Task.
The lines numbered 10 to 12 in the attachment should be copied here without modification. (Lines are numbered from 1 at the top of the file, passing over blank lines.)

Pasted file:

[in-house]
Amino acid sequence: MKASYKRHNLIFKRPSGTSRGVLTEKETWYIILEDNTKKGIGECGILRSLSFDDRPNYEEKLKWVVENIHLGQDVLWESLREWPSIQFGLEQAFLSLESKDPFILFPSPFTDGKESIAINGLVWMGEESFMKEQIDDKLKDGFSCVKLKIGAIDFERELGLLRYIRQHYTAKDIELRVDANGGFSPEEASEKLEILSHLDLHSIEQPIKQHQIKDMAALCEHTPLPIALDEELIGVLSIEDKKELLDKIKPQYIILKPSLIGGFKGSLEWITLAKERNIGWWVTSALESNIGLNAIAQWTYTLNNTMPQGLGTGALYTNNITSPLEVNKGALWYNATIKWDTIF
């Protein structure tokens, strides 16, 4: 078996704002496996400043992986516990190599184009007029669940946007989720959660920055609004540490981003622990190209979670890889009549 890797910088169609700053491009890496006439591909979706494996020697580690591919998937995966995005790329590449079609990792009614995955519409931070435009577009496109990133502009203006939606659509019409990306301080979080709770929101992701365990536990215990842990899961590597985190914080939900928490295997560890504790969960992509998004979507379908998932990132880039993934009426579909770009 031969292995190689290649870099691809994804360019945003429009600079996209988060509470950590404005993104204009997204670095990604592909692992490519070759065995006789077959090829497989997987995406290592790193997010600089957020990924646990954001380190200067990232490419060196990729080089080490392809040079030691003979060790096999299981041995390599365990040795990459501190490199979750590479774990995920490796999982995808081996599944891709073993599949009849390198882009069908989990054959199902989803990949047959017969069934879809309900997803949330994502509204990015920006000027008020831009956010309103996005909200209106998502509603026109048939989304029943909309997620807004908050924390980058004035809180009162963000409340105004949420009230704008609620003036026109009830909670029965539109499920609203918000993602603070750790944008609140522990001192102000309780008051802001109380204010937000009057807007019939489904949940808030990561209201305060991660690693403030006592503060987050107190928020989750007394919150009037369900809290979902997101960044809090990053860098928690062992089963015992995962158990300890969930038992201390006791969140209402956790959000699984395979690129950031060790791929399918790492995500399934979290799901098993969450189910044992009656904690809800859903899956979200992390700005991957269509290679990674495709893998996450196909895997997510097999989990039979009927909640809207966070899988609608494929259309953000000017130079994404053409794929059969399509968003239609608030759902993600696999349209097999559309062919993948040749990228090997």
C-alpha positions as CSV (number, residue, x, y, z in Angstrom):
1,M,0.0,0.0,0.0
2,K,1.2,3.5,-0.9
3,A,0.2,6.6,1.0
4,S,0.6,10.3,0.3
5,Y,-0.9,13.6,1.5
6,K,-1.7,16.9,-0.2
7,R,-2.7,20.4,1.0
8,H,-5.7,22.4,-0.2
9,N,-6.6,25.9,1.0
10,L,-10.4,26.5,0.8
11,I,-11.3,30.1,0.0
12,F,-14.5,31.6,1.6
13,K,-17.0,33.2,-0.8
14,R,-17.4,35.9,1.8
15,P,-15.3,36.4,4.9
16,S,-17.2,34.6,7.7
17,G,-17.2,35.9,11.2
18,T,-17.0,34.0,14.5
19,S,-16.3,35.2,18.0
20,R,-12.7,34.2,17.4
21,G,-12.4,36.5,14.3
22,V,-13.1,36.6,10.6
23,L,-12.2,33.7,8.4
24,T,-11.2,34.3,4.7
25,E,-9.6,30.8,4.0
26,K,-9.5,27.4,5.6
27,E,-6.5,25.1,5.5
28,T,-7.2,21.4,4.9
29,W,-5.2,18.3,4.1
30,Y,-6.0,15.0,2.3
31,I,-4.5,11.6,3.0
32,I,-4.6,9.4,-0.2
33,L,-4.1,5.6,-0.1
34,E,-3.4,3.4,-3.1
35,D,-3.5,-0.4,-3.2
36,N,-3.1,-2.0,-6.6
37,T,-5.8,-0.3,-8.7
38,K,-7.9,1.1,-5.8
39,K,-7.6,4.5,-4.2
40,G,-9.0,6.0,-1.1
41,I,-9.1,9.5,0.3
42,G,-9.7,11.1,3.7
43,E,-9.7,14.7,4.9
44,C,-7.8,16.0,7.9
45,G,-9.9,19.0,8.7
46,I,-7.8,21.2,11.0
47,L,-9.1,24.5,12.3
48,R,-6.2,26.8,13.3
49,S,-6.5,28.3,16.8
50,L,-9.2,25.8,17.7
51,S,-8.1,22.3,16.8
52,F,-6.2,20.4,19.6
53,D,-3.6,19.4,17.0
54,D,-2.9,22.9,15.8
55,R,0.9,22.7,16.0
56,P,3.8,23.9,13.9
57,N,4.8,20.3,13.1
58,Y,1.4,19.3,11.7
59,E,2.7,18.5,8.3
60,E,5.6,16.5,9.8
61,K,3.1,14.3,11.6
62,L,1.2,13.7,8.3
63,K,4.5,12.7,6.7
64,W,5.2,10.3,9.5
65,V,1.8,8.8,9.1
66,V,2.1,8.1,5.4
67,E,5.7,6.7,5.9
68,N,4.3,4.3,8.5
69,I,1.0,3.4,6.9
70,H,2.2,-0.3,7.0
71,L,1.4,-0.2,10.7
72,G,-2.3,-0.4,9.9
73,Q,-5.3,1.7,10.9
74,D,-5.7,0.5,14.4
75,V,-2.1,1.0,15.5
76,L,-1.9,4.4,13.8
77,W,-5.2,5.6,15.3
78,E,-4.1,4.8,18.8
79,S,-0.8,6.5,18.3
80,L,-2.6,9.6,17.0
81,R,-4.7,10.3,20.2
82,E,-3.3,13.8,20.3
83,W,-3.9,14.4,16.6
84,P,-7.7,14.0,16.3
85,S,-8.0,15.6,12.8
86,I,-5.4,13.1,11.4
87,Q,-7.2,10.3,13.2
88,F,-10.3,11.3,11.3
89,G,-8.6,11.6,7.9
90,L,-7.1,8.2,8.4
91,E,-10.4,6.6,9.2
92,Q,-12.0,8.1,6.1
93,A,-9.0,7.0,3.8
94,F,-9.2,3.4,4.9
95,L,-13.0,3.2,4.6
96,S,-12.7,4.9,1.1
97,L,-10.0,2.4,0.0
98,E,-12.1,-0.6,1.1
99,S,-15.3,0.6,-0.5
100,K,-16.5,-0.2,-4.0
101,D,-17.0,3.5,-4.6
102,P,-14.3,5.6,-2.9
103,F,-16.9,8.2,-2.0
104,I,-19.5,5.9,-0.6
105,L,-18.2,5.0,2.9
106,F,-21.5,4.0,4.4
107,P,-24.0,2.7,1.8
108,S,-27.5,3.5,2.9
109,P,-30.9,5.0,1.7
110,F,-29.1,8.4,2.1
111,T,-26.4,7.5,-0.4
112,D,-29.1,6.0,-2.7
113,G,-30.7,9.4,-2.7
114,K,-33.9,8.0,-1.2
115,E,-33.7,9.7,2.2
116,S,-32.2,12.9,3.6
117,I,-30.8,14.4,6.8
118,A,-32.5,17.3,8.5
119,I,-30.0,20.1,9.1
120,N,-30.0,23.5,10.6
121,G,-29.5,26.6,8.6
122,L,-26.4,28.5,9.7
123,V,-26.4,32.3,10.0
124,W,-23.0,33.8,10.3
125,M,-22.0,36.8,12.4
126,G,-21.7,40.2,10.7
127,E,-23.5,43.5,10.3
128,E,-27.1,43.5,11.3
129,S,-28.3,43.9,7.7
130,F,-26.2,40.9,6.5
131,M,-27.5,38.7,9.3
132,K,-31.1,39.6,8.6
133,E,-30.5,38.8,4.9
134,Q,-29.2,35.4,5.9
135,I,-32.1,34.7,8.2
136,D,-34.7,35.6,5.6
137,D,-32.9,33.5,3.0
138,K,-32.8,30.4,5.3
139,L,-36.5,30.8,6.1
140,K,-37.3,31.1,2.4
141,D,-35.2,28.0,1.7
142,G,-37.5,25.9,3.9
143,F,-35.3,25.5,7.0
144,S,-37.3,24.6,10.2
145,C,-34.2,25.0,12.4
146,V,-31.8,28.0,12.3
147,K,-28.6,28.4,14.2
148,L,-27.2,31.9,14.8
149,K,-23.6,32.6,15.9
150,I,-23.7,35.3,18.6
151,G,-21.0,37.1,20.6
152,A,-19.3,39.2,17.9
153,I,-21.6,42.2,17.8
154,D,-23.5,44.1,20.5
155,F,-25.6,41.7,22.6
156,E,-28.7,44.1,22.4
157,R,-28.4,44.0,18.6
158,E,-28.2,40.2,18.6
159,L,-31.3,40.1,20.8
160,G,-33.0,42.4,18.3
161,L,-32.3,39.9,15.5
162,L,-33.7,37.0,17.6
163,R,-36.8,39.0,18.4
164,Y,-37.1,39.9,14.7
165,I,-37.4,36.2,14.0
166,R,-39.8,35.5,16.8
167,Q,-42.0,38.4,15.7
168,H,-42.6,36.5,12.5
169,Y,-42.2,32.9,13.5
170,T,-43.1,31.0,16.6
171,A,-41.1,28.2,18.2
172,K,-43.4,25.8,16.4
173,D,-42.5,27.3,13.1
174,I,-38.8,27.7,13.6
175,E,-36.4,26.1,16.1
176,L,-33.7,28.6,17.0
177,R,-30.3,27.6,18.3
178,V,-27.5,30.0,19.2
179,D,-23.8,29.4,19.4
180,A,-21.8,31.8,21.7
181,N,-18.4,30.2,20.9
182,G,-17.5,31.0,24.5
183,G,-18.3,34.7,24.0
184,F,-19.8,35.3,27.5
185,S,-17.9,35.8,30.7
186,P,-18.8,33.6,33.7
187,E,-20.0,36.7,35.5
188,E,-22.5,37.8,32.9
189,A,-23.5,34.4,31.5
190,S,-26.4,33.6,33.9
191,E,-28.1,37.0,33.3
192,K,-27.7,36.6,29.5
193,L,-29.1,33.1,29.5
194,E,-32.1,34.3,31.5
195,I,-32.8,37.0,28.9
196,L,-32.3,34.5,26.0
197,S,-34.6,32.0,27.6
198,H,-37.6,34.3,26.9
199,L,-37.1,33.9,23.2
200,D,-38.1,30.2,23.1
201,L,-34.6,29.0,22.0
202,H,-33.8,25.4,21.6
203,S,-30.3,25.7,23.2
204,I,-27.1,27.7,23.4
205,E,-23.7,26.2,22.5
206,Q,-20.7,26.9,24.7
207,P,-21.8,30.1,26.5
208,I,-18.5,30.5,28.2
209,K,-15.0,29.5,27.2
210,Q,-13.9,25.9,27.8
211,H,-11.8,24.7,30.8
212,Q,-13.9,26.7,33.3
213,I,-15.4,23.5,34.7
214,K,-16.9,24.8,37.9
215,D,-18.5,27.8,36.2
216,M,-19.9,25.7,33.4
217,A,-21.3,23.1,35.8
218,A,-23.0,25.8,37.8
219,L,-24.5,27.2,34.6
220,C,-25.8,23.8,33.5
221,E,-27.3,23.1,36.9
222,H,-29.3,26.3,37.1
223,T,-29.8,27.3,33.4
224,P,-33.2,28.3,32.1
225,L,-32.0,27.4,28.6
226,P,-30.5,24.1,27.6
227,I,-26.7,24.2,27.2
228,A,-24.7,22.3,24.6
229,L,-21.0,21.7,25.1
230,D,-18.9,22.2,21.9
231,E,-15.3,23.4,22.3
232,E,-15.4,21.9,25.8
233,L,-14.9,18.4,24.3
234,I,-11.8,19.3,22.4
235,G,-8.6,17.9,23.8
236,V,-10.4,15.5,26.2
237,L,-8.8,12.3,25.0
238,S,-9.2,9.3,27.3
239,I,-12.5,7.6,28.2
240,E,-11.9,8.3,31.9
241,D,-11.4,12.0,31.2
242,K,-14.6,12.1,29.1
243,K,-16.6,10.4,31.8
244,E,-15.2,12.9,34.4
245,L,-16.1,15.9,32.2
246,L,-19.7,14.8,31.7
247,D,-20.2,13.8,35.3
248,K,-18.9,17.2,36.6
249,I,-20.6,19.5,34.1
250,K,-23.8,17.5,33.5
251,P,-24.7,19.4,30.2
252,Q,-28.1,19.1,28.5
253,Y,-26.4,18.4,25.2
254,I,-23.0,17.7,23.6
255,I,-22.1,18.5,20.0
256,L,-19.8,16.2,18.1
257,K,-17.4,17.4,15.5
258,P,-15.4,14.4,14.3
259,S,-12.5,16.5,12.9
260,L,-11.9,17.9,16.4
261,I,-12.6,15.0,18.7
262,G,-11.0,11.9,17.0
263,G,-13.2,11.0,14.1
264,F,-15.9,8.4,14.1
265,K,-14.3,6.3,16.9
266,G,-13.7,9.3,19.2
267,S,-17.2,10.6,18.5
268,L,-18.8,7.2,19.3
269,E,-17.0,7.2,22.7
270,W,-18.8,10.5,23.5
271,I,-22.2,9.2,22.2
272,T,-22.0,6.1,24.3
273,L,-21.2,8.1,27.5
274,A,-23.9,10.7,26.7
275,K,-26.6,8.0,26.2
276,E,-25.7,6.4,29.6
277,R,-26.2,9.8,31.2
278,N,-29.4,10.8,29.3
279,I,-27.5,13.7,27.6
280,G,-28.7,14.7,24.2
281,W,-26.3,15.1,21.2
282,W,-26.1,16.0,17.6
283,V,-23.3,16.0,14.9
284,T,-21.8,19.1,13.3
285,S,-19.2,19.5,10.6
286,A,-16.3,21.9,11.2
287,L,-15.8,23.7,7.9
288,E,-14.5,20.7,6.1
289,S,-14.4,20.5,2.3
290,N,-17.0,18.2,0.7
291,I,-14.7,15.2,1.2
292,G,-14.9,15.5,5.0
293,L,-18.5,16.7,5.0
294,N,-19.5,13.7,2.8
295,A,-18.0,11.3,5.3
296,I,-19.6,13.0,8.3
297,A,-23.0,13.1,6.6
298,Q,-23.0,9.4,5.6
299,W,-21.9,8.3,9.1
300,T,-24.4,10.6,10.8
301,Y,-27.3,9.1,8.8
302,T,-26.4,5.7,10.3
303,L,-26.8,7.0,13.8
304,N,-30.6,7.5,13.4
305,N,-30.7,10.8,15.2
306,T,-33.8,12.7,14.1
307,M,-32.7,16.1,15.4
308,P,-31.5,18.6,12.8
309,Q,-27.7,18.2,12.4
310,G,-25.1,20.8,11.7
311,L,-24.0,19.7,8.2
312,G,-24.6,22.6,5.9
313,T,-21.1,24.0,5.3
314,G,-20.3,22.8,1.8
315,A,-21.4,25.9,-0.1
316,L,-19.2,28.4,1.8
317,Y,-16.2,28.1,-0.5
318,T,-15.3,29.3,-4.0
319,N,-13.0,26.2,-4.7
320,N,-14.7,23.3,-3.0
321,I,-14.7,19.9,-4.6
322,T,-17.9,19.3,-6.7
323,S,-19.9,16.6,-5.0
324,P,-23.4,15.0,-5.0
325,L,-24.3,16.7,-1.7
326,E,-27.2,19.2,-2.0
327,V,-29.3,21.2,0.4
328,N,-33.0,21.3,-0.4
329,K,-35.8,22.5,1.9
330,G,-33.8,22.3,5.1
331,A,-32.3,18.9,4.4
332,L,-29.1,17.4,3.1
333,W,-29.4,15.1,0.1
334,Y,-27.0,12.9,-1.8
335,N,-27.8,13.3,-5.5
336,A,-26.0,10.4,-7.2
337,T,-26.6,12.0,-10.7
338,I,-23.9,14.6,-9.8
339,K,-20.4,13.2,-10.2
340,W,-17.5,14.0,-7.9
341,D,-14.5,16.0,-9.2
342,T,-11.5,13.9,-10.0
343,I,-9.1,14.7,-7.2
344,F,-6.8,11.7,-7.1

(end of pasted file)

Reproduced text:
6,K,-1.7,16.9,-0.2
7,R,-2.7,20.4,1.0
8,H,-5.7,22.4,-0.2